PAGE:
Mixing metals adds sparkle, dimension to home decor | Home & Garden


Adair Witmer is over gray.

The designer won’t be painting any walls that color anytime soon. But she’s still onboard with gray’s flashier cousins — like silver and other metals.

“Metal adds some dimension and nuance, which is what I’m always looking for,” Witmer says. “If everything is just satin finish, there’s no reflection. It looks flat. There’s no spark. There’s no sparkle. So I’m always looking to put in glass or metal, even if it’s just accessories.”

Like many designers, Witmer — owner of Lancaster and Rehoboth Beach, Delaware-based Ambiance by Adair — is witnessing a move away from the minimalist and neutral trends of recent years. For that, your basic, not-shiny gray had center stage.

“It became really popular because it’s a neutral background. And people got tired of beige. So, the next neutral that they came up with was gray,” Witmer says. “But if you go in an all-gray room and it doesn’t have any bling to it … it is a really stark, cold, not fun place to be.”

Layering colors and textures, including metals, can change that, Jill Moon says. She and her husband split time between a waterside home in Tennessee and a condo in downtown Lancaster, which they recently started to rent on Airbnb when not there.

The latter has gray paint.

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“Someone said to me not too long ago, ‘Oh, you have gray walls. Isn’t that going out?’ ” Moon says. “I said I think it all depends on what you add to that.”

To get the look she wanted for the condo, Moon brought in Jodi Brewer, a friend from college who has helped her decorate almost every inch of space in her homes over the decades. Brewer owns JL Brewer Designs LLC near Chattanooga, Tennessee.

Both Brewer’s and Moon’s styles are apparent as soon as visitors step off the elevator in the Lancaster condo. Moon says because she grew up in the south, she felt she needed wallpaper. For the entrance, Brewer found her some that has navy blue (Moon’s favorite) along with some shimmer.

A high-top table — there because of a bar area — features a black, textured wood with a brassy base. The barstools are hair-on-hide, which is repeated in a rug below. That has a mosaic pattern of both warm and cool neutrals, which helps tie in the rest of the space, Brewer says.

The console near that is a dark wood with brushed gold accents to give it a modern twist. The mirror above is tortoise. Accessories on shelves offer some symmetrical shine.

Metals continue throughout the rest of the home — from frames to vases to lamps.

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Mix it up

“Anything shimmery or metallic gives a reflective power to the space,” Brewer says.

Brushed brass is popular now, she says. House Beautiful named chrome as one of 24 design trends for ’24.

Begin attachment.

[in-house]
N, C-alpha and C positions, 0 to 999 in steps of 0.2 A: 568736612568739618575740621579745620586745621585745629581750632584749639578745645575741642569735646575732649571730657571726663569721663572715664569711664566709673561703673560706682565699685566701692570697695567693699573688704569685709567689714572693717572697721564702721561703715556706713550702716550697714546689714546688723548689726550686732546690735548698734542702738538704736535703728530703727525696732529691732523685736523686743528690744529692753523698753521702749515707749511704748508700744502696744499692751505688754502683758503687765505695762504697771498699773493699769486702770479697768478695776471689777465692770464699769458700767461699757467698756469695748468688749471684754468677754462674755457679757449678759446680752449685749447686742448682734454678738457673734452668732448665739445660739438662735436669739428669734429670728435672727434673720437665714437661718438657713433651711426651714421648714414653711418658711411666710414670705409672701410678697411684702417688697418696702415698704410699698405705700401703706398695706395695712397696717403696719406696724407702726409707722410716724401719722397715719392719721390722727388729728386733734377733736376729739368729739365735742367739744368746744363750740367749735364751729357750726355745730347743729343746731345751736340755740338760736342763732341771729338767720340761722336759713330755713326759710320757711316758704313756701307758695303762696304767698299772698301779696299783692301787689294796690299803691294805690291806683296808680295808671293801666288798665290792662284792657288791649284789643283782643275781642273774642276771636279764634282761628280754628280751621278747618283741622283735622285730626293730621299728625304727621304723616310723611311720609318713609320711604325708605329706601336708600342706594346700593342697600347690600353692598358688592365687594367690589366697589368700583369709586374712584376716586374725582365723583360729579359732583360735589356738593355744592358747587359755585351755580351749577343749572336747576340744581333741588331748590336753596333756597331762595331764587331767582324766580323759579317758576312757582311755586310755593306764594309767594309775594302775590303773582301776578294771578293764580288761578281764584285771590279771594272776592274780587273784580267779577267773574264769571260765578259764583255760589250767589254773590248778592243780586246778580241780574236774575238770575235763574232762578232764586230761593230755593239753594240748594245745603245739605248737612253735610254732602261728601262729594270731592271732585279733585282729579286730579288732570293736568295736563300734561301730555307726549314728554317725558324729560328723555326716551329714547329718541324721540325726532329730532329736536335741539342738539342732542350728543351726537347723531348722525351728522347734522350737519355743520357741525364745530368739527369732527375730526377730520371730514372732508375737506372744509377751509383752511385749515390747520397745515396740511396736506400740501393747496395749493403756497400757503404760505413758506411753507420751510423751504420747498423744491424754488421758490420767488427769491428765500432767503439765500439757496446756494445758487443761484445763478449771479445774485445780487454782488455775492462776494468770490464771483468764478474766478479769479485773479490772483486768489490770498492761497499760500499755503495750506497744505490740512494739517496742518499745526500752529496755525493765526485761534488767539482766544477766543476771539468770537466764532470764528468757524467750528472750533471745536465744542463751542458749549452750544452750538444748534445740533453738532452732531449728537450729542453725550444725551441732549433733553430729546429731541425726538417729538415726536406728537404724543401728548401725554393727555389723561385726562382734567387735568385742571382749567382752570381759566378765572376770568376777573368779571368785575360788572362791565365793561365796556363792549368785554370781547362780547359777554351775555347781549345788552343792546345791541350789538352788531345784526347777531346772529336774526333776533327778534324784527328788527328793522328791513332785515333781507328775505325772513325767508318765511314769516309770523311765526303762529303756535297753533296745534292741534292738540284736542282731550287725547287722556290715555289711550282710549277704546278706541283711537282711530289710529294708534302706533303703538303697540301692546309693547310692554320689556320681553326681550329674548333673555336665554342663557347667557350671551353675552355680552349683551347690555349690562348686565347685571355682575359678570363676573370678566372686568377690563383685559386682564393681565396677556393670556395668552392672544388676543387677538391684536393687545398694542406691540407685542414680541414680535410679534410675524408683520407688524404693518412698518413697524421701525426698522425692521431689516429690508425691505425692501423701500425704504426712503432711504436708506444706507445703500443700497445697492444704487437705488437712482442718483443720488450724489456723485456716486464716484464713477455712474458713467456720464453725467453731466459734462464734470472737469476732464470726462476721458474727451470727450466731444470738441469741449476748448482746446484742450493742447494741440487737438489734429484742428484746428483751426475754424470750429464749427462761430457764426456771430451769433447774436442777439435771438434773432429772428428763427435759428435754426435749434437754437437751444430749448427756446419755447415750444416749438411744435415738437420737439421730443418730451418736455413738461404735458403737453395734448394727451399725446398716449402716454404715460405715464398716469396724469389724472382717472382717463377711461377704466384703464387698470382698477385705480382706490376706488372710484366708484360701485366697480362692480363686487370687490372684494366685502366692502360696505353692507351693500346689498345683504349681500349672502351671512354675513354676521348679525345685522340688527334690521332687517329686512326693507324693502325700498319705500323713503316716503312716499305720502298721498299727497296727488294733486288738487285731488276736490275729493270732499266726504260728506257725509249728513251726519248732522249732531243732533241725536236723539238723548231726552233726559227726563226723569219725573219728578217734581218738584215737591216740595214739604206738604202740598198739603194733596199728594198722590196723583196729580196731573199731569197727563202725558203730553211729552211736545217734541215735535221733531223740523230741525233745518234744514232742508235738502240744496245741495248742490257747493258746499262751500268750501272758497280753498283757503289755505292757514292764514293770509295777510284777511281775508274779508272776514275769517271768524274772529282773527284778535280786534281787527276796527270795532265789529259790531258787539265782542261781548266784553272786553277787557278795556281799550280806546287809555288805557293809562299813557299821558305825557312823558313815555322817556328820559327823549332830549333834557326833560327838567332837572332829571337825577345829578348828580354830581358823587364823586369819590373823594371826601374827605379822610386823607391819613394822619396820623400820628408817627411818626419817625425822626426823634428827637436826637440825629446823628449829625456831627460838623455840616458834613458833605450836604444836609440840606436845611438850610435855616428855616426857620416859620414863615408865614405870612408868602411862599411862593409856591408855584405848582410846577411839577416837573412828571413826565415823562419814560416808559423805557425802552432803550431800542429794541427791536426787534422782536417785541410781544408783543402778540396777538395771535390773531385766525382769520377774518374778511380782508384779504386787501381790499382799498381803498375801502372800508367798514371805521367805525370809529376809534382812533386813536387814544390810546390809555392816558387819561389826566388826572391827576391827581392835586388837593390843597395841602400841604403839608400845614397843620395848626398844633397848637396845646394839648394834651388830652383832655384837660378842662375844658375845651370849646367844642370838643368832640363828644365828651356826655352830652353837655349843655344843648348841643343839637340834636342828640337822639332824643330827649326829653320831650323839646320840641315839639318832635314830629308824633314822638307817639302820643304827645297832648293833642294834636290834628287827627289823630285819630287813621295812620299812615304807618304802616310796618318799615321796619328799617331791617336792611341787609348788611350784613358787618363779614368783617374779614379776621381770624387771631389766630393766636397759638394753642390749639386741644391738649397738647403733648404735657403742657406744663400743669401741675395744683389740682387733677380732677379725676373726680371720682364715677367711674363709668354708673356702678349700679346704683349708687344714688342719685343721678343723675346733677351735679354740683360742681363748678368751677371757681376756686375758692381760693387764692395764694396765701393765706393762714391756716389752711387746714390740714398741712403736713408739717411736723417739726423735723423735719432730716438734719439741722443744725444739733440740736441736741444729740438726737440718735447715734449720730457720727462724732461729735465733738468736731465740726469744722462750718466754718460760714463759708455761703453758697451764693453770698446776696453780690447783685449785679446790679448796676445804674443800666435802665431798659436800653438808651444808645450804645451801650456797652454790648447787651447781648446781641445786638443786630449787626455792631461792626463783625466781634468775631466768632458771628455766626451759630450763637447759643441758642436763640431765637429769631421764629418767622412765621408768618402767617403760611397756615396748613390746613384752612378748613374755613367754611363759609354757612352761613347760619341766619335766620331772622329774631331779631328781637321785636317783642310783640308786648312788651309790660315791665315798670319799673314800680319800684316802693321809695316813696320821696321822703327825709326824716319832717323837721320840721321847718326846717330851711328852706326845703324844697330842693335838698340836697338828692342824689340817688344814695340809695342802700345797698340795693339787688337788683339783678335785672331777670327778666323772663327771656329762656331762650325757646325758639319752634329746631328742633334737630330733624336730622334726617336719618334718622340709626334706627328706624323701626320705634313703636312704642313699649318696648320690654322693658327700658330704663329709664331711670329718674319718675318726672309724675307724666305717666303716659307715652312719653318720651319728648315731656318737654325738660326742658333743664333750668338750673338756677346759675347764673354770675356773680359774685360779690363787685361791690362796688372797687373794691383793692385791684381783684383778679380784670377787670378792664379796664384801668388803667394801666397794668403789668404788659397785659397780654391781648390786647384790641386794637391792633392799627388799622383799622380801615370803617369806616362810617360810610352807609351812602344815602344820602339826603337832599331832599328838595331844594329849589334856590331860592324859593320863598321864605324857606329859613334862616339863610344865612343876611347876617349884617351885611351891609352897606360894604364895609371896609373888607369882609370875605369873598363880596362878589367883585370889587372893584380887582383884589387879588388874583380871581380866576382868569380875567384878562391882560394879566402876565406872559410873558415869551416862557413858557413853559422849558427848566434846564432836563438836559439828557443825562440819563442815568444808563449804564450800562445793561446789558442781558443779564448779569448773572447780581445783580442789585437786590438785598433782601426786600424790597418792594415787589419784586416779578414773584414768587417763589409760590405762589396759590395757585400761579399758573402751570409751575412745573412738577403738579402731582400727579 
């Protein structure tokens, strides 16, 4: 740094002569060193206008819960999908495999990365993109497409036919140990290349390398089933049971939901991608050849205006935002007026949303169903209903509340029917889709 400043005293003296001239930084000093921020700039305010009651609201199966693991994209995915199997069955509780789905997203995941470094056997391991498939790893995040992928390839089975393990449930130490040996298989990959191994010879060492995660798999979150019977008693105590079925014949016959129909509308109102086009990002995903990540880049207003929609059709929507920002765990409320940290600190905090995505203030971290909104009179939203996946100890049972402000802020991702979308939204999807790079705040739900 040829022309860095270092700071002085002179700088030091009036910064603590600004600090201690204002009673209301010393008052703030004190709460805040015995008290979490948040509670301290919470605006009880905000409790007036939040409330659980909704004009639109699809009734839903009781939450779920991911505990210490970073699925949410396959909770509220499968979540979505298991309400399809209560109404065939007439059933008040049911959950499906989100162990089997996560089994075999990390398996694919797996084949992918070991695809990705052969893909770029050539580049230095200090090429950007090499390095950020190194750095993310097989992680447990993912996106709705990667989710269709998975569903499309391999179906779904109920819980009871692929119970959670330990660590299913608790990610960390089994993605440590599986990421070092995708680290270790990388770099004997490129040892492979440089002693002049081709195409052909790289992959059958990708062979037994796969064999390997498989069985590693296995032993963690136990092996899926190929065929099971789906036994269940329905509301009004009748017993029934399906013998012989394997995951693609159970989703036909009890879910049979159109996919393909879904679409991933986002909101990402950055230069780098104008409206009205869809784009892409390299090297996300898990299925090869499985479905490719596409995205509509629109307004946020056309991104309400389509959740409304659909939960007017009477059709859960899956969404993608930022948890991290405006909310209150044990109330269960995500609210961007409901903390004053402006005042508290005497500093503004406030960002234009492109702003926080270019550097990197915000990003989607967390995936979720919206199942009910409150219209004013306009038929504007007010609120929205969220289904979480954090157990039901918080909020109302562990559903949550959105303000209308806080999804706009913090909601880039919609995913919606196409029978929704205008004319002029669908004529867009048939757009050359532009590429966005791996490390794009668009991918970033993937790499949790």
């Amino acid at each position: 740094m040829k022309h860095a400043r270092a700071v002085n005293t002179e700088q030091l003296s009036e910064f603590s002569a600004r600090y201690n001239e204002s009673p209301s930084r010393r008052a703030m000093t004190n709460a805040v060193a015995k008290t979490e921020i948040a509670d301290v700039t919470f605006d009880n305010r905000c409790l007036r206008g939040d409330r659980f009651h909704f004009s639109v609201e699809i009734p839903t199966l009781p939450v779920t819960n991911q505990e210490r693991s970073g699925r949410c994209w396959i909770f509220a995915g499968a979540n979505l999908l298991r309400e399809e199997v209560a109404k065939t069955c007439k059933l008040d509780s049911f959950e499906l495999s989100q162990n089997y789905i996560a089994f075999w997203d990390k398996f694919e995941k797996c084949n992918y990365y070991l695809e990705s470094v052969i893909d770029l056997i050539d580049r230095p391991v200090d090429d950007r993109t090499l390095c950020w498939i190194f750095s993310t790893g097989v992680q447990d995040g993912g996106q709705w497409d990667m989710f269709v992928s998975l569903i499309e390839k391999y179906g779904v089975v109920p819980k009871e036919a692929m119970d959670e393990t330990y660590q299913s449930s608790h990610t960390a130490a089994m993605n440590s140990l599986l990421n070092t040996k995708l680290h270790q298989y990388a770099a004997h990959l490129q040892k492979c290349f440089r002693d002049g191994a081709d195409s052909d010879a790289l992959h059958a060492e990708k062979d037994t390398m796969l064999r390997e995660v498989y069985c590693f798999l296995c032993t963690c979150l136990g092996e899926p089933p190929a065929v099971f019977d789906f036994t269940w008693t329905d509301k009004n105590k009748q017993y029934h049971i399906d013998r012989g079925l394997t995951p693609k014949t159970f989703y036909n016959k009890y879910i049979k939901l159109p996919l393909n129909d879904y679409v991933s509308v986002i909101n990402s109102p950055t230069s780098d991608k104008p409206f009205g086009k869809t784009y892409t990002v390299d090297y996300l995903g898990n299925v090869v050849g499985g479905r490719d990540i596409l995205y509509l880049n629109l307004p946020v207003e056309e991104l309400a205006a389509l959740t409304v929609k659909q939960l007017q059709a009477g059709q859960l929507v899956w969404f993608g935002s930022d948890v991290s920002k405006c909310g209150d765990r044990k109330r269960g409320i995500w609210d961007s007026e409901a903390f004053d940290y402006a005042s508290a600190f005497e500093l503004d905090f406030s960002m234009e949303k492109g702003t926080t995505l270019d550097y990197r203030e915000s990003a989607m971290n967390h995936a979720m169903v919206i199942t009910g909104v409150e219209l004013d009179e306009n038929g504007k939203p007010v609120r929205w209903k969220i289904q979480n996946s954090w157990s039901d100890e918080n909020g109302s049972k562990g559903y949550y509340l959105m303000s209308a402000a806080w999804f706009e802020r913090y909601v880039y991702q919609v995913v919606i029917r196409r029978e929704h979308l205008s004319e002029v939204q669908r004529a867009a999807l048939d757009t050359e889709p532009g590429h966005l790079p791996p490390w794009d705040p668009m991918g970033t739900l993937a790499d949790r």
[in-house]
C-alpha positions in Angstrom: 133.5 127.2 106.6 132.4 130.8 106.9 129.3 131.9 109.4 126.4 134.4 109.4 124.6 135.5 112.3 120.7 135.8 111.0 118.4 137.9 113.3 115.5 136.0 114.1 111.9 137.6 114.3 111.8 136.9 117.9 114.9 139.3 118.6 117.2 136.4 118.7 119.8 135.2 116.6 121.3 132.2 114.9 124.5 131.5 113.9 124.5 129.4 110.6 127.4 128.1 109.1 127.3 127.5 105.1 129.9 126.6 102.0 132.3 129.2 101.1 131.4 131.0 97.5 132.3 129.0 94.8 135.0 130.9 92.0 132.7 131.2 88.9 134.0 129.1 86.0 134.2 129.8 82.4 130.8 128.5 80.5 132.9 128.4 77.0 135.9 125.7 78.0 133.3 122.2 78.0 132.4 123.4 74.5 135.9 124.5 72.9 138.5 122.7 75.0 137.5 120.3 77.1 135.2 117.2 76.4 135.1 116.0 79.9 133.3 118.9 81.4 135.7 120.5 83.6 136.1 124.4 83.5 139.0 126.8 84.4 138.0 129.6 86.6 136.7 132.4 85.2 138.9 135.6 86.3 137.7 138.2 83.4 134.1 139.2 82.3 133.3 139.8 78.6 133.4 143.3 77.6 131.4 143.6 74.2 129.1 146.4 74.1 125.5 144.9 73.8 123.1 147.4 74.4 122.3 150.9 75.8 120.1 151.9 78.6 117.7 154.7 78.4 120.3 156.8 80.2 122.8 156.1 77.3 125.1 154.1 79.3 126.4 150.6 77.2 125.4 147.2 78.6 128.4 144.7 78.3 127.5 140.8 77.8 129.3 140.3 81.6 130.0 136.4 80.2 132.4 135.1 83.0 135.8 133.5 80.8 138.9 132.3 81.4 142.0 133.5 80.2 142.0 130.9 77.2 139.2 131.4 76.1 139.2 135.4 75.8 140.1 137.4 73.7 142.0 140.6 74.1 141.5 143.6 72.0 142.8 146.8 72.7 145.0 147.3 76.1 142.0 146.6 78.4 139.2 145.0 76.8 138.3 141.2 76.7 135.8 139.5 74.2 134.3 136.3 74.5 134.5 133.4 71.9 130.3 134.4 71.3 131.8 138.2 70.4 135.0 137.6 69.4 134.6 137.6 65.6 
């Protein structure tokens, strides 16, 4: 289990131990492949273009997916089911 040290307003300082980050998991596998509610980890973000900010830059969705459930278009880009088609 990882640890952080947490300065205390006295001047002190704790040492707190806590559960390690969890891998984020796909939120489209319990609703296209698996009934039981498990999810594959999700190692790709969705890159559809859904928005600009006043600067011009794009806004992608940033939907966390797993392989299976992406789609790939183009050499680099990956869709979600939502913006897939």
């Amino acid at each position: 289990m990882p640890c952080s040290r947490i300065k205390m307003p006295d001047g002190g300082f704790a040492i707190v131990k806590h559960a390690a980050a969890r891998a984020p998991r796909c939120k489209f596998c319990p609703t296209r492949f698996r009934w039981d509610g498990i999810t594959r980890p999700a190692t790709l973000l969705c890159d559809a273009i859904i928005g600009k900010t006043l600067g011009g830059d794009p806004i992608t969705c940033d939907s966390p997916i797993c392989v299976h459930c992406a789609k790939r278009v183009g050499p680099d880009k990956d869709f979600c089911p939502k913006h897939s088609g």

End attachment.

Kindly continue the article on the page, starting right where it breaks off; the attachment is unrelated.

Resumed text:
“This retrofuturistic take sees chrome softened and curved into fluid, organic shapes in vases, side tables and lamps,” writes that publication. “These new pieces are highly polished and reflective, to catch surrounding light and colors with a lustrous and otherworldly effect.”

Chrome is more of a bright, blue, cooler silver, whereas polished nickel has more warm undertones, Brewer says.

“And that’s really my preference if I’m choosing metals for faucets and that kind of thing,” she says.

Overdoing silver and gray can read industrial, Brewer says.

“You want to be careful not to use too much silver because it is a colder feel. That’s why I really enjoy and like to mix my metal tones,” she says. “You mix some gold with some brushed bronze with some silver … That’s where the fun is. Mix in metals with your palette … It just warms it up.”

Moon appreciates the design industry coming up with options that aren’t super shiny but still have some luster.

“As people got away from the shiny golds and the shiny silvers and went more matte, it was like, ‘How can we find a happy medium?’ ” she says. “To me, that happy medium is brilliant.”

Metals with just a touch of shine are a great jumping off point, Moon says.

“I think the beauty is that if you have some of that in your faucets and your hardware, you can add an all-gold frame for a picture or other elements in your bathroom or living space,” Moon says.

She’s come to embrace mixing metals.

“Back in the ’90s I was very much everything had to match. Everything had to be the same,” Moon says. “And Jodi kind of drug me along with the gnashing of the teeth.”

“She said, ‘Jill, you’ve got to mix your textures. You’ve got to mix your metals.’ ” Moon adds. “And so now, all these years later, it feels very natural to me. I wear mixed metals. I’ll wear silver and gold together. And a little of it goes a long way.”

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Let it shine

Sometimes the shiny is best deployed in obvious spaces.

Take a kitchen Witmer recently worked on. There, black is prevalent — from candlesticks to the window frames. So it’s the stainless steel appliances that add shine.

“It’s nice to have this hood be metal. You could always do a hood in wood,” she says. “But in this particular case the kitchen needed that additional sparkle.”

Metals can also be incorporated in unexpected places — like along the edges of a French writing table desk she sourced for a client who lives near Denver. She’d spotted it being used as a display in a menswear shop in Rehoboth and talked the store into selling it to her.

There’s some silver in the chair nail heads — another feature of a room she framed around a specific rug that her clients asked her to use.

“There’s no hard and fast rules about this stuff,” Witmer says. “I am a rule breaker. If you like it, do it.”

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